Pet Insurance, is it Really Worth it?
I am pretty sure that Rory and Gwen do not know that they are dogs, the fact is they are. But they are so much more than pets, they are family. If you have a little fur baby in your life, you know what I am talking about. There is so much love to share both to and from them. Looking into my dog’s eyes, I see unconditional love and complete trust. They depend on us to take care of them, protect them, and provide for them. We take care of all their needs, including food, water, love, fun and health. Generally, most of the health-related care is preventative medicine and immunizations, but occasionally more serious issues can arise. When they do, it can get expensive quickly. While most pet owners pay as they go, more and more are turning to pet health insurance. According to the North American Pet Health Insurance Association or NAPHIA, over 1.8 million pets were insured with pet insurance in 2017.
Like all insurance, there are pros and cons. First, it is important to understand why we buy insurance. Essentially it is to cover financial loss in the case of an unexpected expense. Given that an average surgery for a pet can run from hundreds to thousands of dollars, it is easy to see why people may turn to insurance to cover potential costs. In fact, the number of pets insured in the US is up over 17% in 2017 compared to 2016 according to NAPHIA. While the number of policies continues to grow, is the coverage really worth it?
To determine if pet insurance is worth it, it is important to understand a little more about how the policies work and their costs. Generally, insurance premiums for dogs is higher than cats and the cost of insurance for older animals is higher than the same breed of a younger animal. According to NAPHIA the average cost of accident and illness insurance in 2017 for dogs was $535 per year and for cats $335 per year. Of course, the cost goes up virtually every year and can be twice this amount as your pet ages. While most the insurance is generally sold on a monthly basis to make it more affordable, the premiums add up. For example, if your payment starts at $535 per year and it goes up by 10% per year, the cost could be $1,200 or more per year by the time your pet is 10 years old. Total premiums paid could be around $9,000 assuming only 10% increases. However, recent trends show that premiums are increasing at greater rates than this example. To determine if the cost versus the benefits are worth it, you should look at both the pros and cons of insurance.
Peace of mind. Having coverage for the unexpected accident or illness and potentially saving thousands of dollars is a major potential benefit. Limiting your out of pocket expenses to deductibles and coinsurance (the percentage you pay towards covered expenses) allows you to budget future care.
Options. Different options and choices, such as accident only coverage, are available at reduced premiums. Other options are to have higher deductibles and or coinsurance (the portion you pay after the deductible is met). With higher deductibles and or coinsurance, monthly premiums are generally lower but you can still limit your maximum monetary exposure.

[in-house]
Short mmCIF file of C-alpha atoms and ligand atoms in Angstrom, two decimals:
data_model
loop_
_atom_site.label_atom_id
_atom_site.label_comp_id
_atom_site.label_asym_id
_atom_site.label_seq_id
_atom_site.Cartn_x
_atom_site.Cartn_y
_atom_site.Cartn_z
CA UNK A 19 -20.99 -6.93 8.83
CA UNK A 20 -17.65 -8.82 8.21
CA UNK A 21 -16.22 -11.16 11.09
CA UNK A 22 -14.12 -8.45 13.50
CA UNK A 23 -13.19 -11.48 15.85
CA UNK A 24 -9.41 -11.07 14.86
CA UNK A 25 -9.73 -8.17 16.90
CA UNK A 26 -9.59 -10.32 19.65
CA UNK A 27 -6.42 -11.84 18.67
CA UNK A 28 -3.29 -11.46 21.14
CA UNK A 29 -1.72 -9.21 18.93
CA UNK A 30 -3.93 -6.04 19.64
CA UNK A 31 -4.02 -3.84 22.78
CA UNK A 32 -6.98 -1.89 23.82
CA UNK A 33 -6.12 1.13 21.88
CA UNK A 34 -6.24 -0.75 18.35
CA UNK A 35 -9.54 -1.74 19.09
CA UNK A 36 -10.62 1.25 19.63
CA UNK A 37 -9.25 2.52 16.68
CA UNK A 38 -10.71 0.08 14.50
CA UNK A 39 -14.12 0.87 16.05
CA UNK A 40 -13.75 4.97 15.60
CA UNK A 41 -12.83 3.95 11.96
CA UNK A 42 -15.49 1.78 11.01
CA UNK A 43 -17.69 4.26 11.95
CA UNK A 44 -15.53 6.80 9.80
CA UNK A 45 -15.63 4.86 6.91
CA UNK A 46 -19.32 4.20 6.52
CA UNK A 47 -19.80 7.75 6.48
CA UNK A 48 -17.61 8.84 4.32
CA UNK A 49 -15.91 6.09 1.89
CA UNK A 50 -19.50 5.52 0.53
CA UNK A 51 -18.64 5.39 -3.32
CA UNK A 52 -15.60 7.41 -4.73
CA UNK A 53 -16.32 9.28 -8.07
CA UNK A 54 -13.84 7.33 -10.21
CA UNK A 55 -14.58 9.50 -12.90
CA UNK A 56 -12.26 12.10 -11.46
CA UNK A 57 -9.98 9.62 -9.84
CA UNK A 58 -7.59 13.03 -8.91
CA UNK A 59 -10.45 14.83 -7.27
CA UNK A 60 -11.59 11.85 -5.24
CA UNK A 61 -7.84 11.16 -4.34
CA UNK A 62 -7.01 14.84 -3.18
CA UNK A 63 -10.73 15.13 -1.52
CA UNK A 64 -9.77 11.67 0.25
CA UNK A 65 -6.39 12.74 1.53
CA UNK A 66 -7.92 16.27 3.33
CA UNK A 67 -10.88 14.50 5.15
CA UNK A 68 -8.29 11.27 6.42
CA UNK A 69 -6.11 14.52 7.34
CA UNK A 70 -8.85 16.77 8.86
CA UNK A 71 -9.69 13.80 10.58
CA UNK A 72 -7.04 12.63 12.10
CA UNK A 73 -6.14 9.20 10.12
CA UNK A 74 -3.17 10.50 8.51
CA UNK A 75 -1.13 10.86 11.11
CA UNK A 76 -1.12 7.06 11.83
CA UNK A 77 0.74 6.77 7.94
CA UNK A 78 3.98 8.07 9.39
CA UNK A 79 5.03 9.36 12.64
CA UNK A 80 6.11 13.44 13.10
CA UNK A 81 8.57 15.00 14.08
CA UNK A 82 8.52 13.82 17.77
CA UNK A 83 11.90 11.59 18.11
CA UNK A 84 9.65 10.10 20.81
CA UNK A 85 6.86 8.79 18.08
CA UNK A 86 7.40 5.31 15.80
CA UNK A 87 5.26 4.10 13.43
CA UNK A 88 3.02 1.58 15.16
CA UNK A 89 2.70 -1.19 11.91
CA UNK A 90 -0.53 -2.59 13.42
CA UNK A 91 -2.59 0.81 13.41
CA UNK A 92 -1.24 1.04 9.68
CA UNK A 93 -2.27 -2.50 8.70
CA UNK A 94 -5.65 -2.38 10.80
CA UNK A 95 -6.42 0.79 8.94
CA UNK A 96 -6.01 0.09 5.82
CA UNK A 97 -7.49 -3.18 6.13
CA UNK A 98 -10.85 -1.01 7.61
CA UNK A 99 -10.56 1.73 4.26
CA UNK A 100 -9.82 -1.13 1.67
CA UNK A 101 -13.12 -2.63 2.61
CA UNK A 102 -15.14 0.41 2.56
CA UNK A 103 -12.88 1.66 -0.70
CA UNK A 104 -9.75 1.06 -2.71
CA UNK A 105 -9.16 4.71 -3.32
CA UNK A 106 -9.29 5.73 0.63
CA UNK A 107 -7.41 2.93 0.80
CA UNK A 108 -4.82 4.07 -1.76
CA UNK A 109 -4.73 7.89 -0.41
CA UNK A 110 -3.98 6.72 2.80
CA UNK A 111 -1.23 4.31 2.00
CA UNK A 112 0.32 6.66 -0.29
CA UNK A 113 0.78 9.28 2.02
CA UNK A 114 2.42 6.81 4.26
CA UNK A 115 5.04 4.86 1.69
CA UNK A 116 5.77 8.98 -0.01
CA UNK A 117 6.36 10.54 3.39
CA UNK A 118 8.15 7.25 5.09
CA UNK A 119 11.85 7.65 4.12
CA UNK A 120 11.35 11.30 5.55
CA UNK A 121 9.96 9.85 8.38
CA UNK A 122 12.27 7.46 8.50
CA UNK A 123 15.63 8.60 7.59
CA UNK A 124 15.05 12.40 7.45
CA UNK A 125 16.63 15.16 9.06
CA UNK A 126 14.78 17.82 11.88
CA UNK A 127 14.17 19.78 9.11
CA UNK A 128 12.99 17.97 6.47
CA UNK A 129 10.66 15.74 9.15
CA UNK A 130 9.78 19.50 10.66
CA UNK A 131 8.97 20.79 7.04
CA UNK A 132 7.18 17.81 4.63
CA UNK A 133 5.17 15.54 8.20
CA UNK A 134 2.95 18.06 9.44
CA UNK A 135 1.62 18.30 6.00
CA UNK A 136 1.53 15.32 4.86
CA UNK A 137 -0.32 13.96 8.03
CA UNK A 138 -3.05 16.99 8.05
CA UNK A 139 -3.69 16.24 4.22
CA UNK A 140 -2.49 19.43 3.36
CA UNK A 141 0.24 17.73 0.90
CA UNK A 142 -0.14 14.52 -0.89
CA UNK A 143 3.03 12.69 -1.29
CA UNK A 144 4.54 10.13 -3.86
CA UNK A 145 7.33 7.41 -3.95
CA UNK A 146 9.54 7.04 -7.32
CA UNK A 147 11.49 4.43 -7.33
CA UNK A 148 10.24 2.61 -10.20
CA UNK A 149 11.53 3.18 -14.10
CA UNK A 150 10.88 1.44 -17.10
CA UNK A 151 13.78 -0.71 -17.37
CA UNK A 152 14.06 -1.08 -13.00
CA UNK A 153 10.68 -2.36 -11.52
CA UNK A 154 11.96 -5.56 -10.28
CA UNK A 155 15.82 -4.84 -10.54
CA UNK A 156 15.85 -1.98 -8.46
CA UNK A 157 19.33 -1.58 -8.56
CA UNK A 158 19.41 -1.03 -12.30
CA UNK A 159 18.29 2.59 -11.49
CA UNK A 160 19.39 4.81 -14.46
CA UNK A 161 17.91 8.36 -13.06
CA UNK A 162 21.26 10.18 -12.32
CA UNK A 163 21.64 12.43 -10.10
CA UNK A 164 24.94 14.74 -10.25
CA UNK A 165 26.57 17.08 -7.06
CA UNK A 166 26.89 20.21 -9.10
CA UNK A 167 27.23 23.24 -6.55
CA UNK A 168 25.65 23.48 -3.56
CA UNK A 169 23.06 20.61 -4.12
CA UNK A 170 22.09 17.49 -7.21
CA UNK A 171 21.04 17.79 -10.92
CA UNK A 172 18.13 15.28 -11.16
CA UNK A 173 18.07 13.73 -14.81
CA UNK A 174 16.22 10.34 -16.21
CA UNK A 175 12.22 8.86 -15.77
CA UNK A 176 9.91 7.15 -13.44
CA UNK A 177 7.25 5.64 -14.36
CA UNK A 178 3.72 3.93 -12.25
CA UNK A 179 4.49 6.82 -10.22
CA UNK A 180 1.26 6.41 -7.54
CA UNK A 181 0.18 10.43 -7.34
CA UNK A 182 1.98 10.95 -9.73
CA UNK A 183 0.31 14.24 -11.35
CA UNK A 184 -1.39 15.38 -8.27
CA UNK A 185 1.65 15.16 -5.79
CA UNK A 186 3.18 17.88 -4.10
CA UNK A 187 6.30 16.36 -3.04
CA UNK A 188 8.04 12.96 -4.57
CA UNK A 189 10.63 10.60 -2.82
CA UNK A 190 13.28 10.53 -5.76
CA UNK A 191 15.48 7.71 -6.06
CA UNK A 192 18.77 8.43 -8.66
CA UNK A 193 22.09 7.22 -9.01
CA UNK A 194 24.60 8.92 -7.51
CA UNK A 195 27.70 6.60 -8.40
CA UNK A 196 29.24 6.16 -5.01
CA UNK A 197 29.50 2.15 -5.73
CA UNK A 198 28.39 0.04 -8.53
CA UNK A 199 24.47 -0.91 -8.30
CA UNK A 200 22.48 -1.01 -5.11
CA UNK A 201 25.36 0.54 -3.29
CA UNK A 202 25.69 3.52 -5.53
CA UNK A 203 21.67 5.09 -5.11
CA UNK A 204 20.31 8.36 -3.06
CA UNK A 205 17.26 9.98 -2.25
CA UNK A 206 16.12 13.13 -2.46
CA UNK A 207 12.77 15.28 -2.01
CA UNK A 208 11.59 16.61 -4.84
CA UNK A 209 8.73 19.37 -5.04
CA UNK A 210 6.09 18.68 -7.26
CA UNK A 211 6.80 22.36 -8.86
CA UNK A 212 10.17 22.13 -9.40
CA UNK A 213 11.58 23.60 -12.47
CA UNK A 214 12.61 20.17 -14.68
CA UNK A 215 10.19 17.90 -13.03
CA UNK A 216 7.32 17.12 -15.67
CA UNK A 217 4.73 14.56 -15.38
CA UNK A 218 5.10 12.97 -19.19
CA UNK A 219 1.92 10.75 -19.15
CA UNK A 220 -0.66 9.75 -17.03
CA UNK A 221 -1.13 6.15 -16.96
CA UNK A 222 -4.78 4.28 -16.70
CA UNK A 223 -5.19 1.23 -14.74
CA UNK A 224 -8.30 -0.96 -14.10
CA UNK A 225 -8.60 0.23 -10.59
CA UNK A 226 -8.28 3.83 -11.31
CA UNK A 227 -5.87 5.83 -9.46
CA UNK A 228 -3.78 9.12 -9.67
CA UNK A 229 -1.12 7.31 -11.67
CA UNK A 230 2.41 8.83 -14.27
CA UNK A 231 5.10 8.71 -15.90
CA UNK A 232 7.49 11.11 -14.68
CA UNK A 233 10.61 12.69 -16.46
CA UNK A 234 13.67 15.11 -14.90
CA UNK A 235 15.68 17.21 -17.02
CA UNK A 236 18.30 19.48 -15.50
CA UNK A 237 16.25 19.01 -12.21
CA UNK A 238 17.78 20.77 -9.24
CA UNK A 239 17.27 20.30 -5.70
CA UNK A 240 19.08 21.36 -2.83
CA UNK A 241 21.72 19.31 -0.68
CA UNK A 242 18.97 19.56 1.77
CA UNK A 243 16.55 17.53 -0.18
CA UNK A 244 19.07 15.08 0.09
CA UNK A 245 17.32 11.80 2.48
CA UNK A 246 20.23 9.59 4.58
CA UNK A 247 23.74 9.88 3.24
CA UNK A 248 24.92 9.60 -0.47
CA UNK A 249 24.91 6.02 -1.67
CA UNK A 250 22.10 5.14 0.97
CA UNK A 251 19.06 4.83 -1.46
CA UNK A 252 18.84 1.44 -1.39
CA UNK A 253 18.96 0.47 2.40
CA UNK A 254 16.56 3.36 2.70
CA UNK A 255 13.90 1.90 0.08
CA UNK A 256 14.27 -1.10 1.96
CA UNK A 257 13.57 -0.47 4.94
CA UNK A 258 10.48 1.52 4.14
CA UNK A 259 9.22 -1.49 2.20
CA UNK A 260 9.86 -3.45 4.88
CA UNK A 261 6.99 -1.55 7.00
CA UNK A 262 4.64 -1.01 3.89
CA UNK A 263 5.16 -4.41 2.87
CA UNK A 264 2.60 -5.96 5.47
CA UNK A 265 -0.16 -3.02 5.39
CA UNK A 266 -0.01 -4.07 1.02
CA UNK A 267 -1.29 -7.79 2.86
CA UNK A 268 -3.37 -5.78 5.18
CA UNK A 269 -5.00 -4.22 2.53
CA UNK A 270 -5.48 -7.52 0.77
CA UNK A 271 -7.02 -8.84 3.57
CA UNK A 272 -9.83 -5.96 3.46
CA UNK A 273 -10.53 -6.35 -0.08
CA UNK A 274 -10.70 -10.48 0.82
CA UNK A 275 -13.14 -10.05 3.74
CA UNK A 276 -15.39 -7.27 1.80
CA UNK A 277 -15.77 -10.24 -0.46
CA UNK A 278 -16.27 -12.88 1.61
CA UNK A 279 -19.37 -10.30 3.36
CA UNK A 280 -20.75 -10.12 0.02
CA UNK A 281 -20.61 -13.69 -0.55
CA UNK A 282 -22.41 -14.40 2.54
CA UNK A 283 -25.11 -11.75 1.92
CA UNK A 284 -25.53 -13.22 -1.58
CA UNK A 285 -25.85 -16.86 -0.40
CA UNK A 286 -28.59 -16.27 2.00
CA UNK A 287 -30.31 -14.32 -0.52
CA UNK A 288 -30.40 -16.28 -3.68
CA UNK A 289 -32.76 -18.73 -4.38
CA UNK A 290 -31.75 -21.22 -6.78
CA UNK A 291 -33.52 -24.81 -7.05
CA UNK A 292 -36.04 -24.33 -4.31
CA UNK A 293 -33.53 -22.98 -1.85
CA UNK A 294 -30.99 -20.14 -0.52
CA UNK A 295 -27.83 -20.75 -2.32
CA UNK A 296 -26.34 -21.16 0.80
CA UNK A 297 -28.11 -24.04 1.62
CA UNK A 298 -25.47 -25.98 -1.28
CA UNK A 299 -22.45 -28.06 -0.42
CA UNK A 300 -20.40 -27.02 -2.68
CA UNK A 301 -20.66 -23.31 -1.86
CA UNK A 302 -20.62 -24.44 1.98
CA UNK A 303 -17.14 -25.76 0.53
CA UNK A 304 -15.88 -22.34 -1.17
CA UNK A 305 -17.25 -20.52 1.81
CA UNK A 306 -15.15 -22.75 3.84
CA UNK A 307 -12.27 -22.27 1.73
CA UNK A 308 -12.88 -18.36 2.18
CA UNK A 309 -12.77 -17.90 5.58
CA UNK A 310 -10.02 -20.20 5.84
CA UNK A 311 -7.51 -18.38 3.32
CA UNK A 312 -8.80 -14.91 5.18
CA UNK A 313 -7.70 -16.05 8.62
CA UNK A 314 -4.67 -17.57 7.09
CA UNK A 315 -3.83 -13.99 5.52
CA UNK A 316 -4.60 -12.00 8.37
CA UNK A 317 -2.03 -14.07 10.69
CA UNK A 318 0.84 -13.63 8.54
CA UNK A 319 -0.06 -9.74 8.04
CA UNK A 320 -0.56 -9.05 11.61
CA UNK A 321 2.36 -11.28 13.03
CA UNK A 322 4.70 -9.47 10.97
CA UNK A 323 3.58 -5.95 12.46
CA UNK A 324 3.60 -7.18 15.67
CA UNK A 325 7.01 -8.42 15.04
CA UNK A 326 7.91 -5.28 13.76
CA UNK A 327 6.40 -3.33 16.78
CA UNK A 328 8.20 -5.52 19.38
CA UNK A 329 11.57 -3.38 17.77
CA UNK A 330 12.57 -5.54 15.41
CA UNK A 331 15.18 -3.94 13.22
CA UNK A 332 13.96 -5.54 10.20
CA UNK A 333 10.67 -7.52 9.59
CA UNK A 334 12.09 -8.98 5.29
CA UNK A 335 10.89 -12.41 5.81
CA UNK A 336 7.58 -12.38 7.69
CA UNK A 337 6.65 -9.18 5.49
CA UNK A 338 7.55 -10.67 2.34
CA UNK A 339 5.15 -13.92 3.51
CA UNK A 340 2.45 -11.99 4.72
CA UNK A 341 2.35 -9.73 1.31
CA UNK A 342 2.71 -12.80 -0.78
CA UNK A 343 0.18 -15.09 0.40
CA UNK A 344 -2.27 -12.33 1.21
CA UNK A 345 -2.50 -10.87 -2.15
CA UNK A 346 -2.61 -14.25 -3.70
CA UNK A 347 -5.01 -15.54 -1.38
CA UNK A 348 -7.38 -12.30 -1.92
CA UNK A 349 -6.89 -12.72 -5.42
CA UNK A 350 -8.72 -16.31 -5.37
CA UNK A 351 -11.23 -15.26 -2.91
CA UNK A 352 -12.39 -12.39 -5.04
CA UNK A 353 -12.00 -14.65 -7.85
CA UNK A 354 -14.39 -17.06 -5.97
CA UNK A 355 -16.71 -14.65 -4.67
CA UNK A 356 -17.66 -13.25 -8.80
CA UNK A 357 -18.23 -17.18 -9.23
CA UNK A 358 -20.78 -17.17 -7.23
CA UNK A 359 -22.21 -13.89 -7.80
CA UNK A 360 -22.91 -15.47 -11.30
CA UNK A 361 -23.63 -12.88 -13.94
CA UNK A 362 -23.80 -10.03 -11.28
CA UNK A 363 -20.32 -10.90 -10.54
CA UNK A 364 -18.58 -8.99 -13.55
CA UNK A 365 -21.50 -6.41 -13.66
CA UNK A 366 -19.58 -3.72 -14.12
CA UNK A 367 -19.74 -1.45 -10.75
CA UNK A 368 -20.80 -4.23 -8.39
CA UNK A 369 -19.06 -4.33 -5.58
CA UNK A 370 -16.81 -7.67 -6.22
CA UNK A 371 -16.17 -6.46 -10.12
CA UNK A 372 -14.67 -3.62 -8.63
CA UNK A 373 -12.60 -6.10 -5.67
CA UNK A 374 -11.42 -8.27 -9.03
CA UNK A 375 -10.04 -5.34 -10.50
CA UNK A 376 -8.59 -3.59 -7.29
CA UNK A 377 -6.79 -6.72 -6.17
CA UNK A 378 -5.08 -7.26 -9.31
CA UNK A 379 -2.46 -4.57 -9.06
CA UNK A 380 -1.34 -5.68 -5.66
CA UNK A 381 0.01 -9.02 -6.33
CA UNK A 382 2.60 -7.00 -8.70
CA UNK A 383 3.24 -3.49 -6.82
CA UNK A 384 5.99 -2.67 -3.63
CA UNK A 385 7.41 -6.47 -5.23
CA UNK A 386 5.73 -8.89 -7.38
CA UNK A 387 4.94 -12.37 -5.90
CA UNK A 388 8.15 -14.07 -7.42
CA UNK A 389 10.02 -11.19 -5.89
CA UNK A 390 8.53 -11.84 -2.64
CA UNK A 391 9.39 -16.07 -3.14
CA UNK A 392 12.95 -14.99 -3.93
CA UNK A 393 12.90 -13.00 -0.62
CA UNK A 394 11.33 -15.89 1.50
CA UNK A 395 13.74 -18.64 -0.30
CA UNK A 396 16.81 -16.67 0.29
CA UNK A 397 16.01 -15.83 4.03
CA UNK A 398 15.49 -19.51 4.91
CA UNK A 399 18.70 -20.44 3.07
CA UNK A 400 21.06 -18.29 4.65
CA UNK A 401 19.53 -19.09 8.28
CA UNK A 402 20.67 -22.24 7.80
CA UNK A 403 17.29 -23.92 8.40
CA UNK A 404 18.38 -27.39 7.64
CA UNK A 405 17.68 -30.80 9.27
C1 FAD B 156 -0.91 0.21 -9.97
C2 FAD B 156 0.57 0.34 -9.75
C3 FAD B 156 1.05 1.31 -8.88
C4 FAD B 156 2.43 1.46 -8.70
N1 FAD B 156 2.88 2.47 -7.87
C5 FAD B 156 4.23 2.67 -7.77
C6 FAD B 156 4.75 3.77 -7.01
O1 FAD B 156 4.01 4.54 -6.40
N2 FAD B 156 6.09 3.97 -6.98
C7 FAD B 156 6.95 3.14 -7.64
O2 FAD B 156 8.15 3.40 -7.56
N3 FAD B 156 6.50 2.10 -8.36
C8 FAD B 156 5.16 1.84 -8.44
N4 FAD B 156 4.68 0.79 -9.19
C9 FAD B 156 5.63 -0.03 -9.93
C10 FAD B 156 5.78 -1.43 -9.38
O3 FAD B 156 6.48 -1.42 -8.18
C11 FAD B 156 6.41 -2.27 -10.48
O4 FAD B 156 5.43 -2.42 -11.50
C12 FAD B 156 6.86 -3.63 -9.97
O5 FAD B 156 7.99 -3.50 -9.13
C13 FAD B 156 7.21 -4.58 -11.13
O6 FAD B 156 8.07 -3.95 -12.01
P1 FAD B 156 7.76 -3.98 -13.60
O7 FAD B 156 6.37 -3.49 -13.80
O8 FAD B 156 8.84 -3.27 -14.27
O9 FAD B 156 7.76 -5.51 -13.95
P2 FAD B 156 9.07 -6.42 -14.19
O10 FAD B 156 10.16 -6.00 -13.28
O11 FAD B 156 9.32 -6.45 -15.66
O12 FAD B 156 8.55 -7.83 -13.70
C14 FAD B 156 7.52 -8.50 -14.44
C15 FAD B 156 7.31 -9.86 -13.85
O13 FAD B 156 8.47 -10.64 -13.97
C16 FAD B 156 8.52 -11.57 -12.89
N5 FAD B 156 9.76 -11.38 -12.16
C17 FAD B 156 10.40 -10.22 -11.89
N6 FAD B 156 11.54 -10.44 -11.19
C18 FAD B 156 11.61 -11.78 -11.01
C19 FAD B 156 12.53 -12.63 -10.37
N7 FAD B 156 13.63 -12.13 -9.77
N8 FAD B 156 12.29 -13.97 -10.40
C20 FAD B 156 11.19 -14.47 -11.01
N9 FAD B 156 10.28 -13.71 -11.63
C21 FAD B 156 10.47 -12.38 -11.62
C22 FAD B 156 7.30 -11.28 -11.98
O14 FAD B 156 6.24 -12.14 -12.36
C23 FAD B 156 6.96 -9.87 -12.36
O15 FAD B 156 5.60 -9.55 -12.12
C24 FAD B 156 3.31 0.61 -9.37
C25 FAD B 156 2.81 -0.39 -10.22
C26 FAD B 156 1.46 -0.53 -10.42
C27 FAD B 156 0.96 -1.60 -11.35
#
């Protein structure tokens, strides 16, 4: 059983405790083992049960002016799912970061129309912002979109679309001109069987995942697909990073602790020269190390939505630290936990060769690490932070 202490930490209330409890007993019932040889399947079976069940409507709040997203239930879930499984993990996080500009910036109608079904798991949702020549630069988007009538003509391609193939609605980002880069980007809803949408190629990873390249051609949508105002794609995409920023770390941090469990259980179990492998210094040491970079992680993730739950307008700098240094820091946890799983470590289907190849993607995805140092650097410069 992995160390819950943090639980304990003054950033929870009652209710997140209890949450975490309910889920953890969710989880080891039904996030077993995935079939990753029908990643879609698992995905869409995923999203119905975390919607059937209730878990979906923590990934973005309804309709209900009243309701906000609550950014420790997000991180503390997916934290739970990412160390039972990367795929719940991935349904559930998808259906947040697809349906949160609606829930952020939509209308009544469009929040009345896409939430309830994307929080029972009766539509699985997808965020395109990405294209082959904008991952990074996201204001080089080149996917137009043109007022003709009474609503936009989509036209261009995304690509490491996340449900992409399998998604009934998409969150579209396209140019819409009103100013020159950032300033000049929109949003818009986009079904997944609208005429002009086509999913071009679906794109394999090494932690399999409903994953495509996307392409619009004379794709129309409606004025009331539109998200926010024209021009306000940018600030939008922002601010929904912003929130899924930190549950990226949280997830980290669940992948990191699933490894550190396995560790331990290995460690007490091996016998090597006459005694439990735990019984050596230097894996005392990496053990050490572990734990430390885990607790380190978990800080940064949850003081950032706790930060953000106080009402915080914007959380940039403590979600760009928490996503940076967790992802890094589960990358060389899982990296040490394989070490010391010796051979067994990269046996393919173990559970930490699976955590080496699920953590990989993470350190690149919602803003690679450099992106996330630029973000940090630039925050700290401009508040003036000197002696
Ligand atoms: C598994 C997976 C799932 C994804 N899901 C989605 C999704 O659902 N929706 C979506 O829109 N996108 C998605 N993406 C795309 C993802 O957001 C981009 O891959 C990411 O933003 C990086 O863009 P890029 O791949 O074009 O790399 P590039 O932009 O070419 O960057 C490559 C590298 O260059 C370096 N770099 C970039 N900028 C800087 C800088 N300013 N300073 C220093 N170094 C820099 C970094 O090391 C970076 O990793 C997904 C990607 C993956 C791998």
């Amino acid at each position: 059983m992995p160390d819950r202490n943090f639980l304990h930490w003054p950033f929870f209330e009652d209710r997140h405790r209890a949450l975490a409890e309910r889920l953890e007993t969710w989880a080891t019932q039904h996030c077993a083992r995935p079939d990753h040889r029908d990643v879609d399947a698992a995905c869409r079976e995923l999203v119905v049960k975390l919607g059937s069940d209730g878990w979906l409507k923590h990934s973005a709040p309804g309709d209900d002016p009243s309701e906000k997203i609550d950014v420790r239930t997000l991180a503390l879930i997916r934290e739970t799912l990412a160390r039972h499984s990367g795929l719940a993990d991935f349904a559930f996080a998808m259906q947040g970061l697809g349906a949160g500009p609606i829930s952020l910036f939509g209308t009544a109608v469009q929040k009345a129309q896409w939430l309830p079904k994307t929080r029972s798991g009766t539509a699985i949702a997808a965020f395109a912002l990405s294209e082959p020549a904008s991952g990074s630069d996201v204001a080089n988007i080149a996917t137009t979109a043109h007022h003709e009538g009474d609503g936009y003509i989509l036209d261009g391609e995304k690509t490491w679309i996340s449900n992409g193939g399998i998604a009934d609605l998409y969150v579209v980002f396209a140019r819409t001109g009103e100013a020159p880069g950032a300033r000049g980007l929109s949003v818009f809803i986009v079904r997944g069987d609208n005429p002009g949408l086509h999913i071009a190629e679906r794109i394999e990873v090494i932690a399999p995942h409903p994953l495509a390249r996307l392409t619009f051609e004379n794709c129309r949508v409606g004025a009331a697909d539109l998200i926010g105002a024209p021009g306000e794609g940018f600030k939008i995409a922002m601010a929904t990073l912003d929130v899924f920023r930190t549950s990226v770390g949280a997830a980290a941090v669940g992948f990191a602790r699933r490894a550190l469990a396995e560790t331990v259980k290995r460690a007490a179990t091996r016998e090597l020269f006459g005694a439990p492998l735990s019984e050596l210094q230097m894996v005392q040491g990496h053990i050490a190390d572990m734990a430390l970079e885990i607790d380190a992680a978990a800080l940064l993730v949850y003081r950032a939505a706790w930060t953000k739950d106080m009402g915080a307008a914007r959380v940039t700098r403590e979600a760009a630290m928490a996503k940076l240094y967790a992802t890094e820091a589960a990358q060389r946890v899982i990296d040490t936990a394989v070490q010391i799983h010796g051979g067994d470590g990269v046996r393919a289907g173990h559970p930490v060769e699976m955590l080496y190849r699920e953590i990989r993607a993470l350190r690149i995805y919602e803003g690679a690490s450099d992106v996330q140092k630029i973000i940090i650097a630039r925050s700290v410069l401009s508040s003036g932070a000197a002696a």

Increasing premiums. Most premiums start lower, but go up as the years go by. As your pet ages, the premiums are likely to increase significantly.
Pre-existing conditions. Generally pre-existing conditions are not covered. Meaning that if there has ever been any medical issues with your pet that has been diagnosed in the past, that injury or illness would not be covered in the future.
Waiting periods. Some insurance companies have waiting periods of up to a year for certain types of conditions before they will pay. Every company is different, so carefully review their policies.
Exclusions. Check the policy carefully as most policies have exclusions of some type. Direct exclusions may include certain types of treatments or conditions. Other indirect exclusions may include excluded diagnostics and follow up visits after a covered expense is paid.
Unused benefit. It is entirely possible that over the life of your pet, you may only have
minor covered events or may never even have a covered event. In this case, most or all
of the premiums paid were for nothing as little or no claims were made.
Looking at both sides, I do not think the cost/benefit ratio makes sense to buy pet insurance for those who can afford to self-pay. With that said, there are some people who may prefer to budget the cost of care for their pet’s potential accident or illness via monthly premiums. Others may not be able to come up with several thousand dollars to pay for a covered procedure that their pet may need. In these cases, the insurance coverage could make sense.
If you are going to buy insurance for your pet, I strongly urge you to shop several different companies and compare coverage. Pay particular attention to not only monthly premium rates, but also exclusions, waiting periods, pre-existing conditions and other important factors. As a general rule, it is also a good idea to buy the insurance earlier in the pet’s life. This is important because waiting may limit your ability to get coverage due to pre-existing conditions the pet could develop and or accidents that could happen. If you are going to buy insurance, a good place to start is by asking your veterinarian if they recommend a company. Then go online to do additional research as there are many resources and options available.
Christian Bishop CFP®, EA